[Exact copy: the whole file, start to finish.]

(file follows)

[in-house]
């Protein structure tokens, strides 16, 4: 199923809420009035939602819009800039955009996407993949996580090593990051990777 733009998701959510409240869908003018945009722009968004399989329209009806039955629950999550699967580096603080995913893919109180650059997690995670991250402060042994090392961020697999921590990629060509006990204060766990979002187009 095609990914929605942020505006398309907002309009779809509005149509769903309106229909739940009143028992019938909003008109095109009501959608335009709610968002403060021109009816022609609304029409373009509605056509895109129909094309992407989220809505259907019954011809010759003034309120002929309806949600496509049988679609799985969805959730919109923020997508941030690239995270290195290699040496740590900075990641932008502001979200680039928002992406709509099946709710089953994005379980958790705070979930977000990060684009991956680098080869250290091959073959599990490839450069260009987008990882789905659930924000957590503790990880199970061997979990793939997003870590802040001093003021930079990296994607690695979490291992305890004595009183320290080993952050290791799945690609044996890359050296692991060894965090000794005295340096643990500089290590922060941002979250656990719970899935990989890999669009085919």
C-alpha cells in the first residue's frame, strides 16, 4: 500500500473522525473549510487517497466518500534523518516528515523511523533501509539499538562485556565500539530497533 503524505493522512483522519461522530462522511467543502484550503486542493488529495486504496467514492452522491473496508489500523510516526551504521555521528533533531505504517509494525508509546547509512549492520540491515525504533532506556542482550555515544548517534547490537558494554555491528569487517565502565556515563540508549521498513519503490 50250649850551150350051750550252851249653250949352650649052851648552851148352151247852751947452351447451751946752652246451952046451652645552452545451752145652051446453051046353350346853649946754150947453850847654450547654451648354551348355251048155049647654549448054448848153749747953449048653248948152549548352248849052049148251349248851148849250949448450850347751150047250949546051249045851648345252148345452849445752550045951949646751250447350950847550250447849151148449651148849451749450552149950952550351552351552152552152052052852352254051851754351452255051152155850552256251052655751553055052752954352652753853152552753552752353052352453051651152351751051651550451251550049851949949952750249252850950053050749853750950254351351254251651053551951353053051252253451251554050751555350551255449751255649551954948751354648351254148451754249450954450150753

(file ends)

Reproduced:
[in-house]
């Protein structure tokens, strides 16, 4: 199923809420009035939602819009800039955009996407993949996580090593990051990777 733009998701959510409240869908003018945009722009968004399989329209009806039955629950999550699967580096603080995913893919109180650059997690995670991250402060042994090392961020697999921590990629060509006990204060766990979002187009 095609990914929605942020505006398309907002309009779809509005149509769903309106229909739940009143028992019938909003008109095109009501959608335009709610968002403060021109009816022609609304029409373009509605056509895109129909094309992407989220809505259907019954011809010759003034309120002929309806949600496509049988679609799985969805959730919109923020997508941030690239995270290195290699040496740590900075990641932008502001979200680039928002992406709509099946709710089953994005379980958790705070979930977000990060684009991956680098080869250290091959073959599990490839450069260009987008990882789905659930924000957590503790990880199970061997979990793939997003870590802040001093003021930079990296994607690695979490291992305890004595009183320290080993952050290791799945690609044996890359050296692991060894965090000794005295340096643990500089290590922060941002979250656990719970899935990989890999669009085919």
C-alpha cells in the first residue's frame, strides 16, 4: 500500500473522525473549510487517497466518500534523518516528515523511523533501509539499538562485556565500539530497533 503524505493522512483522519461522530462522511467543502484550503486542493488529495486504496467514492452522491473496508489500523510516526551504521555521528533533531505504517509494525508509546547509512549492520540491515525504533532506556542482550555515544548517534547490537558494554555491528569487517565502565556515563540508549521498513519503490 50250649850551150350051750550252851249653250949352650649052851648552851148352151247852751947452351447451751946752652246451952046451652645552452545451752145652051446453051046353350346853649946754150947453850847654450547654451648354551348355251048155049647654549448054448848153749747953449048653248948152549548352248849052049148251349248851148849250949448450850347751150047250949546051249045851648345252148345452849445752550045951949646751250447350950847550250447849151148449651148849451749450552149950952550351552351552152552152052052852352254051851754351452255051152155850552256251052655751553055052752954352652753853152552753552752353052352453051651152351751051651550451251550049851949949952750249252850950053050749853750950254351351254251651053551951353053051252253451251554050751555350551255449751255649551954948751354648351254148451754249450954450150753